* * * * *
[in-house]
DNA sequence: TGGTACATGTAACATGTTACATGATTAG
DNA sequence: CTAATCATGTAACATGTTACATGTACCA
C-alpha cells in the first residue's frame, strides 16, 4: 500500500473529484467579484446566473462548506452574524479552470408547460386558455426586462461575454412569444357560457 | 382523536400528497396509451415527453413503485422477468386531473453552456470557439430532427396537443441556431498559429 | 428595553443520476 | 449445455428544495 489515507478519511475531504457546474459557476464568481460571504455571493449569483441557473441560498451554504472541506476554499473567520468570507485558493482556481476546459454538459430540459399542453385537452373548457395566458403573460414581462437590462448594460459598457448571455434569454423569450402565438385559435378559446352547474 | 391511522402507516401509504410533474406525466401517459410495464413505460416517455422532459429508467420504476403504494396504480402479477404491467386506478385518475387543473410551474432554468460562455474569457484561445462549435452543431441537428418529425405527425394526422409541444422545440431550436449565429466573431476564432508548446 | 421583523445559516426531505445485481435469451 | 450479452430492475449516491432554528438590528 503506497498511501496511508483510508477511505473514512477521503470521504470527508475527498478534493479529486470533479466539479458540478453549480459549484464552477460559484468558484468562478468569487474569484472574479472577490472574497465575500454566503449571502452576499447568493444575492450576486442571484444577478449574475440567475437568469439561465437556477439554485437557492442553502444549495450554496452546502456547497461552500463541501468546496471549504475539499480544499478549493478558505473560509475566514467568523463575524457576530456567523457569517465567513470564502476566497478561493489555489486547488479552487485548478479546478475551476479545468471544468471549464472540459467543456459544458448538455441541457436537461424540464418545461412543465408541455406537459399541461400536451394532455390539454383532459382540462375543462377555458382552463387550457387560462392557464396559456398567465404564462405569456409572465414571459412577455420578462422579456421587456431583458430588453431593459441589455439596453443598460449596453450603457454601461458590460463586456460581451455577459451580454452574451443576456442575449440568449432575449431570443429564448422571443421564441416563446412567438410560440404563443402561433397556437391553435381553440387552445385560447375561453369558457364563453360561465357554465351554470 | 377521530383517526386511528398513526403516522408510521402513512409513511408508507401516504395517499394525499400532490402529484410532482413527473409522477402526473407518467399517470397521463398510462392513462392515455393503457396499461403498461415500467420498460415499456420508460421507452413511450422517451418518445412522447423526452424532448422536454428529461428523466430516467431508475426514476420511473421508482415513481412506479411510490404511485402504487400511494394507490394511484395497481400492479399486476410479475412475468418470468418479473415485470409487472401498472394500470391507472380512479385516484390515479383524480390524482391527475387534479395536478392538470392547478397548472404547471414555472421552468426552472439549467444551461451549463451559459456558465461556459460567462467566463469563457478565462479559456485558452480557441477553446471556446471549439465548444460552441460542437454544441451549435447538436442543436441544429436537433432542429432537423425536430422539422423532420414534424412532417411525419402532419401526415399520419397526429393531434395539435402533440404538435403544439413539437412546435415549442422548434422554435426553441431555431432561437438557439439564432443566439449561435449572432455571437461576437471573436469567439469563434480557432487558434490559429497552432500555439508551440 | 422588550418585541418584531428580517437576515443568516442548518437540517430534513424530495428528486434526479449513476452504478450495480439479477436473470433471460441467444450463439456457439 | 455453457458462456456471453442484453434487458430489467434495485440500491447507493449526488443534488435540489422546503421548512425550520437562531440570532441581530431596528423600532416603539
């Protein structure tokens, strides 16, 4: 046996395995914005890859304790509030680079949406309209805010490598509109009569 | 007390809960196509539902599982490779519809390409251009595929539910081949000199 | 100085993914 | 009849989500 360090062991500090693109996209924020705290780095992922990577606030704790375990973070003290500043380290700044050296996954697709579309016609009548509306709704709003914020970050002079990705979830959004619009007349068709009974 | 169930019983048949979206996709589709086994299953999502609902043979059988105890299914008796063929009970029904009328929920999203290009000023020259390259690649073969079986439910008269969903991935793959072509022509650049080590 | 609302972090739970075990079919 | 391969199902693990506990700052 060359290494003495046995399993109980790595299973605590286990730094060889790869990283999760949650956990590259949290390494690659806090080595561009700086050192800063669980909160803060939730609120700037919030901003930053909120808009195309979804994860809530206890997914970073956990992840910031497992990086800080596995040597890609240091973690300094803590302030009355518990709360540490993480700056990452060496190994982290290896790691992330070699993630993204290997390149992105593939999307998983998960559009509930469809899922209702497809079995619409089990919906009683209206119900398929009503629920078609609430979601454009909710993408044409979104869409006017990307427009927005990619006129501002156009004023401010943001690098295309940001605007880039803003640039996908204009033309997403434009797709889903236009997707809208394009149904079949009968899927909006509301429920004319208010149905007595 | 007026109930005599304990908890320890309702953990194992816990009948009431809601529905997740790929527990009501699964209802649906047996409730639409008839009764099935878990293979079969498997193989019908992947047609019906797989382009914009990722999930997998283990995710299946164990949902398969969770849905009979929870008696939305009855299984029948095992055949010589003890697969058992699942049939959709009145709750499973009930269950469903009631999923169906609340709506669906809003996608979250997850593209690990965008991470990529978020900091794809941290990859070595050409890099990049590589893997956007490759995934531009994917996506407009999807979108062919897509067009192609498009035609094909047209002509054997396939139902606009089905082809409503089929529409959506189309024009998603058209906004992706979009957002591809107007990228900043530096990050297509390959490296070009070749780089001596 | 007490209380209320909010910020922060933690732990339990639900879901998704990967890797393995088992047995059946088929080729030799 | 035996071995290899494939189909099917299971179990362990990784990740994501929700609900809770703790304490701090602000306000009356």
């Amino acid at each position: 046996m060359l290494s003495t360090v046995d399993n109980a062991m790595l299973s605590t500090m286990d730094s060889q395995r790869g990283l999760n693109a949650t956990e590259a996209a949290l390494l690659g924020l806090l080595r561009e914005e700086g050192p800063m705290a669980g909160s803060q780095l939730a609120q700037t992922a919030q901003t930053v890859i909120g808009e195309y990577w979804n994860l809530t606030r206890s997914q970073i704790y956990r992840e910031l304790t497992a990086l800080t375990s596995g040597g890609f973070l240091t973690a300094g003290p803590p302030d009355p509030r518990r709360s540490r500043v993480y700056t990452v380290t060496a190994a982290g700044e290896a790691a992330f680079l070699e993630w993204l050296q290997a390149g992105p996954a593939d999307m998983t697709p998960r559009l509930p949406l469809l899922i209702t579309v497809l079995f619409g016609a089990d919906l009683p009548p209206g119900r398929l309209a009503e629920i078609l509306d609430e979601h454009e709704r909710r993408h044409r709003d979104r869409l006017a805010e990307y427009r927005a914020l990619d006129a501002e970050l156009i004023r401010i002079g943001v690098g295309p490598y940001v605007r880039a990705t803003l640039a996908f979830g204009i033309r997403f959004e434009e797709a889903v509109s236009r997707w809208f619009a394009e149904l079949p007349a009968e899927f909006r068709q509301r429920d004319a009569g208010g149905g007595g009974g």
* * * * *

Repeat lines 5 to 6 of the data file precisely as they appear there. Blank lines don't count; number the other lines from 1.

């Protein structure tokens, strides 16, 4: 046996395995914005890859304790509030680079949406309209805010490598509109009569 | 007390809960196509539902599982490779519809390409251009595929539910081949000199 | 100085993914 | 009849989500 360090062991500090693109996209924020705290780095992922990577606030704790375990973070003290500043380290700044050296996954697709579309016609009548509306709704709003914020970050002079990705979830959004619009007349068709009974 | 169930019983048949979206996709589709086994299953999502609902043979059988105890299914008796063929009970029904009328929920999203290009000023020259390259690649073969079986439910008269969903991935793959072509022509650049080590 | 609302972090739970075990079919 | 391969199902693990506990700052 060359290494003495046995399993109980790595299973605590286990730094060889790869990283999760949650956990590259949290390494690659806090080595561009700086050192800063669980909160803060939730609120700037919030901003930053909120808009195309979804994860809530206890997914970073956990992840910031497992990086800080596995040597890609240091973690300094803590302030009355518990709360540490993480700056990452060496190994982290290896790691992330070699993630993204290997390149992105593939999307998983998960559009509930469809899922209702497809079995619409089990919906009683209206119900398929009503629920078609609430979601454009909710993408044409979104869409006017990307427009927005990619006129501002156009004023401010943001690098295309940001605007880039803003640039996908204009033309997403434009797709889903236009997707809208394009149904079949009968899927909006509301429920004319208010149905007595 | 007026109930005599304990908890320890309702953990194992816990009948009431809601529905997740790929527990009501699964209802649906047996409730639409008839009764099935878990293979079969498997193989019908992947047609019906797989382009914009990722999930997998283990995710299946164990949902398969969770849905009979929870008696939305009855299984029948095992055949010589003890697969058992699942049939959709009145709750499973009930269950469903009631999923169906609340709506669906809003996608979250997850593209690990965008991470990529978020900091794809941290990859070595050409890099990049590589893997956007490759995934531009994917996506407009999807979108062919897509067009192609498009035609094909047209002509054997396939139902606009089905082809409503089929529409959506189309024009998603058209906004992706979009957002591809107007990228900043530096990050297509390959490296070009070749780089001596 | 007490209380209320909010910020922060933690732990339990639900879901998704990967890797393995088992047995059946088929080729030799 | 035996071995290899494939189909099917299971179990362990990784990740994501929700609900809770703790304490701090602000306000009356």
């Amino acid at each position: 046996m060359l290494s003495t360090v046995d399993n109980a062991m790595l299973s605590t500090m286990d730094s060889q395995r790869g990283l999760n693109a949650t956990e590259a996209a949290l390494l690659g924020l806090l080595r561009e914005e700086g050192p800063m705290a669980g909160s803060q780095l939730a609120q700037t992922a919030q901003t930053v890859i909120g808009e195309y990577w979804n994860l809530t606030r206890s997914q970073i704790y956990r992840e910031l304790t497992a990086l800080t375990s596995g040597g890609f973070l240091t973690a300094g003290p803590p302030d009355p509030r518990r709360s540490r500043v993480y700056t990452v380290t060496a190994a982290g700044e290896a790691a992330f680079l070699e993630w993204l050296q290997a390149g992105p996954a593939d999307m998983t697709p998960r559009l509930p949406l469809l899922i209702t579309v497809l079995f619409g016609a089990d919906l009683p009548p209206g119900r398929l309209a009503e629920i078609l509306d609430e979601h454009e709704r909710r993408h044409r709003d979104r869409l006017a805010e990307y427009r927005a914020l990619d006129a501002e970050l156009i004023r401010i002079g943001v690098g295309p490598y940001v605007r880039a990705t803003l640039a996908f979830g204009i033309r997403f959004e434009e797709a889903v509109s236009r997707w809208f619009a394009e149904l079949p007349a009968e899927f909006r068709q509301r429920d004319a009569g208010g149905g007595g009974g």